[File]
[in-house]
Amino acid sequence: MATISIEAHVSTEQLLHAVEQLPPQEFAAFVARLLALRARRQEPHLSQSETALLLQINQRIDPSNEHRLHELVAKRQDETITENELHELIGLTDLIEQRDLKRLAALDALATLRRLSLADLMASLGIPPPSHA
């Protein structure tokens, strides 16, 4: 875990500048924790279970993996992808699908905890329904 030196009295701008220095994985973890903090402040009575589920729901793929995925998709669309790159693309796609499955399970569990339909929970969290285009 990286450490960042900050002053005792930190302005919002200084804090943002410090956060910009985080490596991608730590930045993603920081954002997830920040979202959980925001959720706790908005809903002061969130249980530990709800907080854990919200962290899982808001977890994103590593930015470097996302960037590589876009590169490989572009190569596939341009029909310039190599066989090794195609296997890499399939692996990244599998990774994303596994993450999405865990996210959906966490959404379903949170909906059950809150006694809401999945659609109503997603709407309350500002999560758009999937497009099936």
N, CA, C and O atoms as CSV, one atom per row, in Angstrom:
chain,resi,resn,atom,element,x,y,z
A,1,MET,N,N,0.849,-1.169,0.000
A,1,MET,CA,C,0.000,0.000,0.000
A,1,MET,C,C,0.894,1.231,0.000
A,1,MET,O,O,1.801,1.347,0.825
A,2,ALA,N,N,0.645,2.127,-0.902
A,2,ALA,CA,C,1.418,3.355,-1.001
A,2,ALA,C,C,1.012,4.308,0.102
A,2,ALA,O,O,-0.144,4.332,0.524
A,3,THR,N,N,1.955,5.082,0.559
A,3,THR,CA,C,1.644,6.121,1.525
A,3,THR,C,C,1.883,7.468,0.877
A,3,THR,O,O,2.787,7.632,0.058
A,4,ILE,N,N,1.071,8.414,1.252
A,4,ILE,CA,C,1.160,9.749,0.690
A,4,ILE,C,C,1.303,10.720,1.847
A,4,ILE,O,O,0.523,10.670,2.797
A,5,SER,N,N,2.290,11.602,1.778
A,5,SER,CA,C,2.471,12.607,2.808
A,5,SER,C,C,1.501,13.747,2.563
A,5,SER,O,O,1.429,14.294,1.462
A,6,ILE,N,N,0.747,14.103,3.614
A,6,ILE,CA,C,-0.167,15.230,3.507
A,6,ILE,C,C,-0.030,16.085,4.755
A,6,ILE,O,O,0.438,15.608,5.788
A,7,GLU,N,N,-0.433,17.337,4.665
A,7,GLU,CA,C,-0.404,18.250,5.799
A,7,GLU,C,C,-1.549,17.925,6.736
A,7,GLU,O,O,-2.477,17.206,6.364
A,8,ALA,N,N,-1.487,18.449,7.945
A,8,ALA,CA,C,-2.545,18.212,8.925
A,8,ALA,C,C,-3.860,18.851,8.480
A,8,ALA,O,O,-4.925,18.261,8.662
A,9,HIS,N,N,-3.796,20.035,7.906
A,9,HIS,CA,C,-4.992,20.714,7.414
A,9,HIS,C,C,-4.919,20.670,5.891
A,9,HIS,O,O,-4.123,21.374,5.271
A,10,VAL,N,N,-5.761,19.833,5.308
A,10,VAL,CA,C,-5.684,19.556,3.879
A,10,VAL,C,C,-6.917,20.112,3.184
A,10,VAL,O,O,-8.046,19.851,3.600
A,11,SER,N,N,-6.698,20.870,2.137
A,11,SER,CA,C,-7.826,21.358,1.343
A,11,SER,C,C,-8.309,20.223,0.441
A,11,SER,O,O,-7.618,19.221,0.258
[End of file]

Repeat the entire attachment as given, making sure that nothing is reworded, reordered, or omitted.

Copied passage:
[in-house]
Amino acid sequence: MATISIEAHVSTEQLLHAVEQLPPQEFAAFVARLLALRARRQEPHLSQSETALLLQINQRIDPSNEHRLHELVAKRQDETITENELHELIGLTDLIEQRDLKRLAALDALATLRRLSLADLMASLGIPPPSHA
């Protein structure tokens, strides 16, 4: 875990500048924790279970993996992808699908905890329904 030196009295701008220095994985973890903090402040009575589920729901793929995925998709669309790159693309796609499955399970569990339909929970969290285009 990286450490960042900050002053005792930190302005919002200084804090943002410090956060910009985080490596991608730590930045993603920081954002997830920040979202959980925001959720706790908005809903002061969130249980530990709800907080854990919200962290899982808001977890994103590593930015470097996302960037590589876009590169490989572009190569596939341009029909310039190599066989090794195609296997890499399939692996990244599998990774994303596994993450999405865990996210959906966490959404379903949170909906059950809150006694809401999945659609109503997603709407309350500002999560758009999937497009099936």
N, CA, C and O atoms as CSV, one atom per row, in Angstrom:
chain,resi,resn,atom,element,x,y,z
A,1,MET,N,N,0.849,-1.169,0.000
A,1,MET,CA,C,0.000,0.000,0.000
A,1,MET,C,C,0.894,1.231,0.000
A,1,MET,O,O,1.801,1.347,0.825
A,2,ALA,N,N,0.645,2.127,-0.902
A,2,ALA,CA,C,1.418,3.355,-1.001
A,2,ALA,C,C,1.012,4.308,0.102
A,2,ALA,O,O,-0.144,4.332,0.524
A,3,THR,N,N,1.955,5.082,0.559
A,3,THR,CA,C,1.644,6.121,1.525
A,3,THR,C,C,1.883,7.468,0.877
A,3,THR,O,O,2.787,7.632,0.058
A,4,ILE,N,N,1.071,8.414,1.252
A,4,ILE,CA,C,1.160,9.749,0.690
A,4,ILE,C,C,1.303,10.720,1.847
A,4,ILE,O,O,0.523,10.670,2.797
A,5,SER,N,N,2.290,11.602,1.778
A,5,SER,CA,C,2.471,12.607,2.808
A,5,SER,C,C,1.501,13.747,2.563
A,5,SER,O,O,1.429,14.294,1.462
A,6,ILE,N,N,0.747,14.103,3.614
A,6,ILE,CA,C,-0.167,15.230,3.507
A,6,ILE,C,C,-0.030,16.085,4.755
A,6,ILE,O,O,0.438,15.608,5.788
A,7,GLU,N,N,-0.433,17.337,4.665
A,7,GLU,CA,C,-0.404,18.250,5.799
A,7,GLU,C,C,-1.549,17.925,6.736
A,7,GLU,O,O,-2.477,17.206,6.364
A,8,ALA,N,N,-1.487,18.449,7.945
A,8,ALA,CA,C,-2.545,18.212,8.925
A,8,ALA,C,C,-3.860,18.851,8.480
A,8,ALA,O,O,-4.925,18.261,8.662
A,9,HIS,N,N,-3.796,20.035,7.906
A,9,HIS,CA,C,-4.992,20.714,7.414
A,9,HIS,C,C,-4.919,20.670,5.891
A,9,HIS,O,O,-4.123,21.374,5.271
A,10,VAL,N,N,-5.761,19.833,5.308
A,10,VAL,CA,C,-5.684,19.556,3.879
A,10,VAL,C,C,-6.917,20.112,3.184
A,10,VAL,O,O,-8.046,19.851,3.600
A,11,SER,N,N,-6.698,20.870,2.137
A,11,SER,CA,C,-7.826,21.358,1.343
A,11,SER,C,C,-8.309,20.223,0.441
A,11,SER,O,O,-7.618,19.221,0.258